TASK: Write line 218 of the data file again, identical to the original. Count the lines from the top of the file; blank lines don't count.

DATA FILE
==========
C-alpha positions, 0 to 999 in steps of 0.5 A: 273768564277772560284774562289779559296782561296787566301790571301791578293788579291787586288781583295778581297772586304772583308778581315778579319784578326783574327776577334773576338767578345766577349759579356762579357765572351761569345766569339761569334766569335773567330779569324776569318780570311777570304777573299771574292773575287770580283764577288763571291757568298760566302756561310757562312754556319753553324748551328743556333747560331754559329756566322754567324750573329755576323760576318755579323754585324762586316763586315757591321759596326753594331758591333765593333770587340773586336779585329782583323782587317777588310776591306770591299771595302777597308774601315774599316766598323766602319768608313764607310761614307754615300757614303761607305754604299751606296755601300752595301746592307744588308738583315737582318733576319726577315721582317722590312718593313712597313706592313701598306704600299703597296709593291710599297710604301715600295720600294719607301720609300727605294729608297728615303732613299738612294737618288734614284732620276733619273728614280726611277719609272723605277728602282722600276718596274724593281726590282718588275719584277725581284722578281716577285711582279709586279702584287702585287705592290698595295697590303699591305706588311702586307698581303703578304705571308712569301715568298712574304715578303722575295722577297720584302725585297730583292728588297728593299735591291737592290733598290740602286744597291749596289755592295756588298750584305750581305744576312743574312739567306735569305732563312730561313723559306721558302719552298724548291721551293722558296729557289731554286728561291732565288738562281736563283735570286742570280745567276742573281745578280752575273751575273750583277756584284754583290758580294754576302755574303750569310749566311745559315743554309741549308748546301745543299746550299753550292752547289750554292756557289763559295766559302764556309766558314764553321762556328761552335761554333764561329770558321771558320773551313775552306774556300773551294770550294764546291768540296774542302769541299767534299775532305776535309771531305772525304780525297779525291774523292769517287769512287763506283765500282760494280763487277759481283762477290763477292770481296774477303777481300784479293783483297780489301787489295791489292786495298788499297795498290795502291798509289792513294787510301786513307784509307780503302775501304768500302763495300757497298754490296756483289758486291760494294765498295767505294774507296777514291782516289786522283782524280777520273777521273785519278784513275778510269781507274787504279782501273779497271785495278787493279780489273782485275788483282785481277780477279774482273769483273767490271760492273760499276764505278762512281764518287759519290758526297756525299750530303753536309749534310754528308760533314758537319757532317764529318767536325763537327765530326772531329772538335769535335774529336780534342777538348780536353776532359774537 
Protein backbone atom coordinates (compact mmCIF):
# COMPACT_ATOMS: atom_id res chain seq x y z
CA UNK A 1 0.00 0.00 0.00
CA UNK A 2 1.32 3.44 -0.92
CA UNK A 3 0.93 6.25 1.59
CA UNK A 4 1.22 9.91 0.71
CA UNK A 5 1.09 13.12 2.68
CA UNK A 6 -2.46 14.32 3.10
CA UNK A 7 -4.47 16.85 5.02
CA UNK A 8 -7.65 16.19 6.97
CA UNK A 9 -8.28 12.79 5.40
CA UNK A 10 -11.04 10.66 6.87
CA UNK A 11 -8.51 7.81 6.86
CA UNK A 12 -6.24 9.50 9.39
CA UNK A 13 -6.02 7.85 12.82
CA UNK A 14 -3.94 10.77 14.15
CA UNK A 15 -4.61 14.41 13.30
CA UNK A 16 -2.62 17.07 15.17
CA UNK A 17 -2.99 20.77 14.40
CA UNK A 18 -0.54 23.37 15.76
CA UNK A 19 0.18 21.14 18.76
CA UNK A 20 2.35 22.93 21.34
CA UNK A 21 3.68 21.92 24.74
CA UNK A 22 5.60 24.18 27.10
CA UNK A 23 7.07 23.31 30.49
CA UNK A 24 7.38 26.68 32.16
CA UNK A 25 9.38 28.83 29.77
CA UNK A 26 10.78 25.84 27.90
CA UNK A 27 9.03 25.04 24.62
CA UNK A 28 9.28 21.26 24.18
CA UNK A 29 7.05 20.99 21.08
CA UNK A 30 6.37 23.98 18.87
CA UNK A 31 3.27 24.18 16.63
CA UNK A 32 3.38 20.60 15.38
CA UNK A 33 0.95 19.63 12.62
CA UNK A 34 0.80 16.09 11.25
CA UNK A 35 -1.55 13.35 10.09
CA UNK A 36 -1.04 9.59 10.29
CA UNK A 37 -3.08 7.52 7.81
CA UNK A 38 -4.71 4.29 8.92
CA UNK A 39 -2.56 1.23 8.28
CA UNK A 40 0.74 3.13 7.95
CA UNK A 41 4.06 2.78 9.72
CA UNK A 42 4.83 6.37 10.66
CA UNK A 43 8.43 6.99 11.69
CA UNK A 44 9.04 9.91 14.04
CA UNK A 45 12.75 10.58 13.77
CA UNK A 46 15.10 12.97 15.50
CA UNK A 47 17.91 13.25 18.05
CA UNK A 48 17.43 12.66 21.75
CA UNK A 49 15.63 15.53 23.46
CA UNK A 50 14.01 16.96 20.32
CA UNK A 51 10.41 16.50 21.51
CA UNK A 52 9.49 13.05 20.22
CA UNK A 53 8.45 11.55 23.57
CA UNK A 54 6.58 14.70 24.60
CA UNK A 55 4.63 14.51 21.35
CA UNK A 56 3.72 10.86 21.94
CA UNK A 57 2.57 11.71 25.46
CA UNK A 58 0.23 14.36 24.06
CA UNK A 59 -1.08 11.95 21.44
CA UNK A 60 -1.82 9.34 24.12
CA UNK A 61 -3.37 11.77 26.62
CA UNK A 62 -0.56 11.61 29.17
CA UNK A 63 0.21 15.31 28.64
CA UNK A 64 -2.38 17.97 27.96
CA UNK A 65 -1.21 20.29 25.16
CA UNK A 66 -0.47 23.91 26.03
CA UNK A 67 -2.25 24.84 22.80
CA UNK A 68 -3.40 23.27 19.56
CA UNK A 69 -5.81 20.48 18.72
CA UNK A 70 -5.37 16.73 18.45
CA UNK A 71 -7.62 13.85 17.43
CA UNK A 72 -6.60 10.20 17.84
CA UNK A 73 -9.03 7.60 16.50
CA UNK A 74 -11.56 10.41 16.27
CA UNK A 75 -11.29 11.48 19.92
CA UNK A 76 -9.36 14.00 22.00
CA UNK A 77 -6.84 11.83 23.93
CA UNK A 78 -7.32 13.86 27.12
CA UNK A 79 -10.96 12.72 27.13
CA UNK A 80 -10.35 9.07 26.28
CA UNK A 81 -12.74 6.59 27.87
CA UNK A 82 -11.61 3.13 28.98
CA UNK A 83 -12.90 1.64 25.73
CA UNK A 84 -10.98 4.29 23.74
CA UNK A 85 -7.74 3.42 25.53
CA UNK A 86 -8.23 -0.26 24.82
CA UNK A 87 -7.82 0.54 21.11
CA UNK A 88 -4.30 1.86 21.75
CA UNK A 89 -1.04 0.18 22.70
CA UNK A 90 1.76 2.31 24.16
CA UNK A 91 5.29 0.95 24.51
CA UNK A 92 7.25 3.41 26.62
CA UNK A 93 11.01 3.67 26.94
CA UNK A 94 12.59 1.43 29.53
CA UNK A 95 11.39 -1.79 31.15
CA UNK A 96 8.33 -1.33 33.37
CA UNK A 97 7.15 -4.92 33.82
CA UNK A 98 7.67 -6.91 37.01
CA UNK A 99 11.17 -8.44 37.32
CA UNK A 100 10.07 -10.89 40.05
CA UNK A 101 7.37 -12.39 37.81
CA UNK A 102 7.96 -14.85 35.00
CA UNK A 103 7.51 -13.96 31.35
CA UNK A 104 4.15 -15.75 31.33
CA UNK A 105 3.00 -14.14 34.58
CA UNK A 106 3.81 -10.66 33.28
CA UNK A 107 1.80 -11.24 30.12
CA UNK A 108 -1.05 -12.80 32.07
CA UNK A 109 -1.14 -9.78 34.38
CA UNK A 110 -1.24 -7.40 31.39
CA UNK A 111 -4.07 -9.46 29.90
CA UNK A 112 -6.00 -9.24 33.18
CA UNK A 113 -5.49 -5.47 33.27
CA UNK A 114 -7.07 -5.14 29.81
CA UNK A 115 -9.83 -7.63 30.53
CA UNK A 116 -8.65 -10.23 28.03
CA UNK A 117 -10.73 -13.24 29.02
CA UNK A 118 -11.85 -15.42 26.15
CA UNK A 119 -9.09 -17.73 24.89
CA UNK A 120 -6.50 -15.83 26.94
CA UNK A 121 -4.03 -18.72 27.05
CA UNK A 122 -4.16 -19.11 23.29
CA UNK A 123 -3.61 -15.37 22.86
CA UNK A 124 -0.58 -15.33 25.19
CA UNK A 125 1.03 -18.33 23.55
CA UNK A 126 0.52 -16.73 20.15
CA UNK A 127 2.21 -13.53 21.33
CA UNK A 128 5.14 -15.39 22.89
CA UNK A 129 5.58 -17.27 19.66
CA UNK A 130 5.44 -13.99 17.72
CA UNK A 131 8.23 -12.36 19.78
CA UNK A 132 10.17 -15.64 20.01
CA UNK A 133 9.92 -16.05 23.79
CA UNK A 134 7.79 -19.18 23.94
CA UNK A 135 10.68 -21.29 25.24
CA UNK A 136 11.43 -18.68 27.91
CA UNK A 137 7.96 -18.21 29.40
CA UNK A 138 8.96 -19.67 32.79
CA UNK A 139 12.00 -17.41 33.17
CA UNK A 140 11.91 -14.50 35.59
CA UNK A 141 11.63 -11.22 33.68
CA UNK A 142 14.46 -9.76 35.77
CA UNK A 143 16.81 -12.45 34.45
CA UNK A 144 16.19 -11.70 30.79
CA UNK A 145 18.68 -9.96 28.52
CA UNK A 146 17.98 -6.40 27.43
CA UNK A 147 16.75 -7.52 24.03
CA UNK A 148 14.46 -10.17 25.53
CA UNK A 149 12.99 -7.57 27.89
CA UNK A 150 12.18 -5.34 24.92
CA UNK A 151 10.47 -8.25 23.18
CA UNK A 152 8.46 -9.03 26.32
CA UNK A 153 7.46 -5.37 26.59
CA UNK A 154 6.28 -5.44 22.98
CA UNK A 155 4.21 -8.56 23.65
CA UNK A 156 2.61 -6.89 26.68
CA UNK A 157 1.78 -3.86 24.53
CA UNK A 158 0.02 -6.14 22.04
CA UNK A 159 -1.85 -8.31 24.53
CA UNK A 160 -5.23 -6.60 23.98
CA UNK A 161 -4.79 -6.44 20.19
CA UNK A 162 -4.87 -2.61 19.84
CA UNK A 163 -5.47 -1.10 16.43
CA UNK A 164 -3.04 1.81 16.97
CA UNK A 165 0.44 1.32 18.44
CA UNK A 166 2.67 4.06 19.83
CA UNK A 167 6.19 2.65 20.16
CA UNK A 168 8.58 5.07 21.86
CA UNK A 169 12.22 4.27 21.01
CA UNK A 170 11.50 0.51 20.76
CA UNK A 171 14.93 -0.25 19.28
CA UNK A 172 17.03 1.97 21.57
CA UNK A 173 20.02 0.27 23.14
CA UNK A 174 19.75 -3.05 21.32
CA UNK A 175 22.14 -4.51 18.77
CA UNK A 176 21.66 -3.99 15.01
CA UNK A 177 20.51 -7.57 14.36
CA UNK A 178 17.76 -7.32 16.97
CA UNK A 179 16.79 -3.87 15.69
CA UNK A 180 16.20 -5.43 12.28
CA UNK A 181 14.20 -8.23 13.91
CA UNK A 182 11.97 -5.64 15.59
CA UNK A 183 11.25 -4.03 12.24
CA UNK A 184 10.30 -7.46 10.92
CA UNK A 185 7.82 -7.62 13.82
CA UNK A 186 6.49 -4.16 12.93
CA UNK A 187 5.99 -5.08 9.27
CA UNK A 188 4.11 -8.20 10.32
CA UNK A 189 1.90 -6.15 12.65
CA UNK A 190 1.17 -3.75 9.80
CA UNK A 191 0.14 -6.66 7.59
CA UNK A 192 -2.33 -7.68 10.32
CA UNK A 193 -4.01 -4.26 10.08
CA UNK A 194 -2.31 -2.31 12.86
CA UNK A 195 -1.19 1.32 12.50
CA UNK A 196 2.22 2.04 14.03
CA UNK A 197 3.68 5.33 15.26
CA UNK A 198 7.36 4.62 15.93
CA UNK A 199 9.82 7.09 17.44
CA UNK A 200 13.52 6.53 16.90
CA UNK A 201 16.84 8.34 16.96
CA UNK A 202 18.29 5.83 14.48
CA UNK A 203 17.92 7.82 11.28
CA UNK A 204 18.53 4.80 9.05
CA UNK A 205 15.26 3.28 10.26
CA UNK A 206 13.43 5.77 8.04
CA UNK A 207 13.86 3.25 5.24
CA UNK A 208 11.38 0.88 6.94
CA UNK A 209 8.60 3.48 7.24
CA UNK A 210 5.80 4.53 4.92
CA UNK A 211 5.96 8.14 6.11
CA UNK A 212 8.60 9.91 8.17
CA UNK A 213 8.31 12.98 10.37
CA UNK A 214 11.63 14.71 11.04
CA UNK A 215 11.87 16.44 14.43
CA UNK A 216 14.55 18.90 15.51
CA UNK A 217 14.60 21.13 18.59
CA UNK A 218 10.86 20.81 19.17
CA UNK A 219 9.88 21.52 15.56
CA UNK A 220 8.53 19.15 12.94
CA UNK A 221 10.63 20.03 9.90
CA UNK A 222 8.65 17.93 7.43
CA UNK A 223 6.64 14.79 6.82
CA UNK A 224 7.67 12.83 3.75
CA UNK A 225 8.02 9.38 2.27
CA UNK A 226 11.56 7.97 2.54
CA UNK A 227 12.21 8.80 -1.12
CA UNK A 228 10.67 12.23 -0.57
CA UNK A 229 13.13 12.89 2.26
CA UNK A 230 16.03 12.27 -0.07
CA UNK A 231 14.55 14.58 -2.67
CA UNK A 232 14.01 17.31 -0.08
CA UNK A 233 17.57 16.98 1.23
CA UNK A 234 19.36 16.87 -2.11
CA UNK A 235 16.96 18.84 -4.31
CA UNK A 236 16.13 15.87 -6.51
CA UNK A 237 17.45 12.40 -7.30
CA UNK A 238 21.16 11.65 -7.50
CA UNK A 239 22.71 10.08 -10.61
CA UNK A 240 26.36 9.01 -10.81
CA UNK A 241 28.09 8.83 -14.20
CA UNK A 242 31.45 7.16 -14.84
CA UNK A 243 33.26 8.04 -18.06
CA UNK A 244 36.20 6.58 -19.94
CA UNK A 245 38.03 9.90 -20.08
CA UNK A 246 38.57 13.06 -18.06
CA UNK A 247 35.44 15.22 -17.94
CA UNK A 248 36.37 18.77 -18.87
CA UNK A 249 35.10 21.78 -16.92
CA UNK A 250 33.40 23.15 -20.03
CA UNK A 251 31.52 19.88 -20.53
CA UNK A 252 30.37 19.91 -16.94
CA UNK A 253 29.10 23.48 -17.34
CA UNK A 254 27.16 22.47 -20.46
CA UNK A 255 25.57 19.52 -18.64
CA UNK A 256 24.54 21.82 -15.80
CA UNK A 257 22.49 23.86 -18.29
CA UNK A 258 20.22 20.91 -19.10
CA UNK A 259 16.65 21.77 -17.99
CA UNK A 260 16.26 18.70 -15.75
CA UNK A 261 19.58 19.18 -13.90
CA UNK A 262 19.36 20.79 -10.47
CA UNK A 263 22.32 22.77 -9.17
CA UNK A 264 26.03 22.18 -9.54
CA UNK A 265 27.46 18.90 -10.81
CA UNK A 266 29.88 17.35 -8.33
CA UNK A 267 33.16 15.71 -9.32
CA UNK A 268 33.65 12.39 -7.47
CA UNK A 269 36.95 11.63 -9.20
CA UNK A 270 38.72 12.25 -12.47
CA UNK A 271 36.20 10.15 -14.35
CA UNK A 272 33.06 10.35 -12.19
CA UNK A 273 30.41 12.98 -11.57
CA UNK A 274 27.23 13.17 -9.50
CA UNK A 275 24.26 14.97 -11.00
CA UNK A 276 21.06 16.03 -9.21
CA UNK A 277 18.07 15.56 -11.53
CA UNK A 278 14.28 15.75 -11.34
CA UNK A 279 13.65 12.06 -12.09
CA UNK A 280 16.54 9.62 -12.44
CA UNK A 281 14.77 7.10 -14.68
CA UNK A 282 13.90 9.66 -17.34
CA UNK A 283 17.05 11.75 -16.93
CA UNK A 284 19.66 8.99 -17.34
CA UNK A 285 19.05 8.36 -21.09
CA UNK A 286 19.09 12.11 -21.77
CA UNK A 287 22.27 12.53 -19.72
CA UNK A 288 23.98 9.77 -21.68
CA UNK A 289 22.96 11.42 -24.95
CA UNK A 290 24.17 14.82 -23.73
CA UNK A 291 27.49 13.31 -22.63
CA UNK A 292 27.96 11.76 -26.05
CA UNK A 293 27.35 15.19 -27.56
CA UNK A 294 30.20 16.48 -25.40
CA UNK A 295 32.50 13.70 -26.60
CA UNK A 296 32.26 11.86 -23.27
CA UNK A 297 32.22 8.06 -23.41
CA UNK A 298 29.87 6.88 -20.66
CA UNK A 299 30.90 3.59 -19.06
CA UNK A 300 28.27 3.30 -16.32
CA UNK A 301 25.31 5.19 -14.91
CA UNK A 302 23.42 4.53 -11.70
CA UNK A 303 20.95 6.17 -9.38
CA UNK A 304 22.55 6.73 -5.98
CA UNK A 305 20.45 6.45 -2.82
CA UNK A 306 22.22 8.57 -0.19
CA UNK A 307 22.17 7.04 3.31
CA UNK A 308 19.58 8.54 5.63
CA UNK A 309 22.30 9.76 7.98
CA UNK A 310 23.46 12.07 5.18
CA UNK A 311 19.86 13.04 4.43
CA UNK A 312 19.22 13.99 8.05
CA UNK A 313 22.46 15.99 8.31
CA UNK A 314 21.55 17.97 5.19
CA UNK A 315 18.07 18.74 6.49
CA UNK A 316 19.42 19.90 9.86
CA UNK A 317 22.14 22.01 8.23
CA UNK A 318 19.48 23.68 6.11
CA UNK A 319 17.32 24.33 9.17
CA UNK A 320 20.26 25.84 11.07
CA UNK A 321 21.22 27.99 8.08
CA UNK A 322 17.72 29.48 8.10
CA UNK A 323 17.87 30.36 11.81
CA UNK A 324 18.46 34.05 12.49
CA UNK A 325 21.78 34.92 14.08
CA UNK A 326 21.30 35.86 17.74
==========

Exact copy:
CA UNK A 215 11.87 16.44 14.43